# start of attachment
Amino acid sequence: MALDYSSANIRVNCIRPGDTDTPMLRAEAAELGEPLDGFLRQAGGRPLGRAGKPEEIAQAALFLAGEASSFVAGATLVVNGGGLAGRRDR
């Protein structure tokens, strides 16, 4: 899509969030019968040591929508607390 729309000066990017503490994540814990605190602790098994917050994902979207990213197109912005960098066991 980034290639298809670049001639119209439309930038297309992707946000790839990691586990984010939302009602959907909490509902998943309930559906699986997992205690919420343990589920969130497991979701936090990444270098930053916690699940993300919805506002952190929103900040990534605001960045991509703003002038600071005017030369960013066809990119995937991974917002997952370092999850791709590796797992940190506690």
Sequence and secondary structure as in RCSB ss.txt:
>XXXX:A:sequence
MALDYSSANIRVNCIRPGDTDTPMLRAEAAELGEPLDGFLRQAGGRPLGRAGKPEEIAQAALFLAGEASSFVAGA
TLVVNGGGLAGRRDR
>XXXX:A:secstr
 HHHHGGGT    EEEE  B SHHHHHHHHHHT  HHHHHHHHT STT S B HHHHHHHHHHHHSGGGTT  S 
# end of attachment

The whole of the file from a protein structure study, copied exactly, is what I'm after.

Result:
Amino acid sequence: MALDYSSANIRVNCIRPGDTDTPMLRAEAAELGEPLDGFLRQAGGRPLGRAGKPEEIAQAALFLAGEASSFVAGATLVVNGGGLAGRRDR
């Protein structure tokens, strides 16, 4: 899509969030019968040591929508607390 729309000066990017503490994540814990605190602790098994917050994902979207990213197109912005960098066991 980034290639298809670049001639119209439309930038297309992707946000790839990691586990984010939302009602959907909490509902998943309930559906699986997992205690919420343990589920969130497991979701936090990444270098930053916690699940993300919805506002952190929103900040990534605001960045991509703003002038600071005017030369960013066809990119995937991974917002997952370092999850791709590796797992940190506690």
Sequence and secondary structure as in RCSB ss.txt:
>XXXX:A:sequence
MALDYSSANIRVNCIRPGDTDTPMLRAEAAELGEPLDGFLRQAGGRPLGRAGKPEEIAQAALFLAGEASSFVAGA
TLVVNGGGLAGRRDR
>XXXX:A:secstr
 HHHHGGGT    EEEE  B SHHHHHHHHHHT  HHHHHHHHT STT S B HHHHHHHHHHHHSGGGTT  S 